Welcome to the
Center for Sustainable Tourism
Message from the Director, Dr. Patrick Long
Welcome to the Center for Sustainable Tourism. The Center advances research and outreach aimed at affecting changes in tourism business practices, public policies, and individual traveler behaviors that lessen any negative impacts of travel while enhancing travel's positive outcomes for both travelers and their host communities. The Center was
originally established in 1998, and relocated to East Carolina
University in the fall of 2007. The Master of Science in Sustainable
Tourism degree program began its course offerings in the fall of 2009. Our philosophy is that all participants in the tourism experience can, together, protect the environmental health and socio-cultural distinctiveness of tourism destinations while contributing to economic vitality. At the Center, we work across disciplines, often supporting inter-disciplinary teams for teaching, research, and outreach. Our collaborative approach capitalizes on the intellectual wealth and institutional capacity that East Carolina University can bring to the study and practice of sustainability in tourism. We are proud that our MS in Sustainable Tourism-the first such degree program in the nation- is multi- and inter-disciplinary, and that the degree is conferred by our Graduate School. We welcome you to join us in ensuring that travel remains an integral part of everyone's life and that the special places travelers hold dear are enjoyed with dignity and respect.
News and Upcoming Events
Check out the latest NC Green Travel Tip and download the complete list of tips here!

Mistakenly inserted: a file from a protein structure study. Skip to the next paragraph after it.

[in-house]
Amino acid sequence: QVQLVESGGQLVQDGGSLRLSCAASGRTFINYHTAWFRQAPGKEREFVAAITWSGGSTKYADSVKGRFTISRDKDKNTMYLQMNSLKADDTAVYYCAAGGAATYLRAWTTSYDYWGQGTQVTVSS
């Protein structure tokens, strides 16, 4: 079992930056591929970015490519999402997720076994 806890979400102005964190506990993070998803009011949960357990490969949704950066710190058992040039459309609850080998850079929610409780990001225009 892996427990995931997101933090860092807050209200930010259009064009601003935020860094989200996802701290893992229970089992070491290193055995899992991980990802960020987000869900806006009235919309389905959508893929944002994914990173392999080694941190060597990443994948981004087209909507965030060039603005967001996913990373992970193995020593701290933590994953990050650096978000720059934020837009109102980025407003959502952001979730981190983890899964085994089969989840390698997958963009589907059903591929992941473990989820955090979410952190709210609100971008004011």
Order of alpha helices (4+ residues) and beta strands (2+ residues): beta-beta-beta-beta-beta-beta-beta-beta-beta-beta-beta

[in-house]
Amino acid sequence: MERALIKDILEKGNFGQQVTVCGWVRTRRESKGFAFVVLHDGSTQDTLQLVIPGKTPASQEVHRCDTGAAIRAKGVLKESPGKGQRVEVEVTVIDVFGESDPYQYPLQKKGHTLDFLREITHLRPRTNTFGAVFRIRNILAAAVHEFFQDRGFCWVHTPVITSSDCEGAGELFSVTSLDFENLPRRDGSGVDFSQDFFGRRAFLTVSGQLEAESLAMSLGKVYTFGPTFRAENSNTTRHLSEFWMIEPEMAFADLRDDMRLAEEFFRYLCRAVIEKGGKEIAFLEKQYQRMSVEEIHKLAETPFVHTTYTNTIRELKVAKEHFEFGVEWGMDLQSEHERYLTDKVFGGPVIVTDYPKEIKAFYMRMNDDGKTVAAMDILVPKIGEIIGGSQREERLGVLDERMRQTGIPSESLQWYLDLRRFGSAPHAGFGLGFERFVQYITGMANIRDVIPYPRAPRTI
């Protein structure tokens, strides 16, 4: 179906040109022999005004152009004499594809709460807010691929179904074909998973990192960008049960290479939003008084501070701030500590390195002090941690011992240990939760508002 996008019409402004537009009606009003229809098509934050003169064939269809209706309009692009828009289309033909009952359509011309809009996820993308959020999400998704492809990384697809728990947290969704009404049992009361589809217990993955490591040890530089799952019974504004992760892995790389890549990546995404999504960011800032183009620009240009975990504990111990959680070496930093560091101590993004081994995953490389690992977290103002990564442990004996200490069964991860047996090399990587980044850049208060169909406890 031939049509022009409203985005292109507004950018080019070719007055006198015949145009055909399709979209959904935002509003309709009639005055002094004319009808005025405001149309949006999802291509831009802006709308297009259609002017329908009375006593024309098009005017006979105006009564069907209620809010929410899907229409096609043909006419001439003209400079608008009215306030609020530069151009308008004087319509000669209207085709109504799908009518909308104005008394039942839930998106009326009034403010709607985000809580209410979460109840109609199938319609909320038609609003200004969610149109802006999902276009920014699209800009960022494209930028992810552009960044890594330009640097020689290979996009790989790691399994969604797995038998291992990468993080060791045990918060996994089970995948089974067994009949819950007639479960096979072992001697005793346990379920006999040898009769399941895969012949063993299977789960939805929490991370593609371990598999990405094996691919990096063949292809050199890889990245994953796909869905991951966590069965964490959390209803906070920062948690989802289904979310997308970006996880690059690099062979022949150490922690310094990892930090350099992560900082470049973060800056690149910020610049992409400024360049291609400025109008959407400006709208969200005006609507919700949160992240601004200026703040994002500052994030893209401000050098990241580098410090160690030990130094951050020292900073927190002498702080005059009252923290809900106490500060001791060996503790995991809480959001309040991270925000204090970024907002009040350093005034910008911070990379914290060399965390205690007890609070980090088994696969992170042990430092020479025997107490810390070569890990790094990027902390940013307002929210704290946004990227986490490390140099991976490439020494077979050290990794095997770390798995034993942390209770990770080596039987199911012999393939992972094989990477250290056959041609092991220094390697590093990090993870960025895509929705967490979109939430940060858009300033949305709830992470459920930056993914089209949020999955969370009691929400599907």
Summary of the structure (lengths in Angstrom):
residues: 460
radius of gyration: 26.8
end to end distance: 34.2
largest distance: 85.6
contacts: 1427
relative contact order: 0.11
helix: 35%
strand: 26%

(June 12, 2013) Some hot tips to stay cool
In addition to bringing visitors to the state, summer can bring some uncomfortably warm weather. There are, however, a number of effective strategies any tourism-related business can implement to help keep customers cool and reduce summer cooling costs. Planning activities around the daily variations in temperature is one such strategy. For example, reducing the use of heat-generating equipment, such as dryers and ovens, during the hottest times of day can help keep your whole building cooler. It can also be helpful to look at where activities are being held. Rooms on the north side of a building that are at or below ground level are likely to be cooler than other parts. Also, effectively using fans and windows to let air in during the evening can help keep things cooler. However, it is important to remember to close windows when outside air temperatures rise above comfortable levels and to turn fans off when rooms are unoccupied. Using window shades and blinds to block sunlight from heating buildings can also significantly reduce indoor temperatures. Choosing energy efficient windows or lighting, such as LEDs or CFLs, which convert more energy into light than heat, can also help keep things cool, particularly where bright lights are needed. If energy alternative options are not available, simply being conscious to turn lights off when not needed can help keep areas cooler. For more information about energy efficiency in the tourism industry, contact NC GreenTravel program manager Tom Rhodes, or Alex Naar with the Center for Sustainable Tourism at ECU at (252) 737-1346.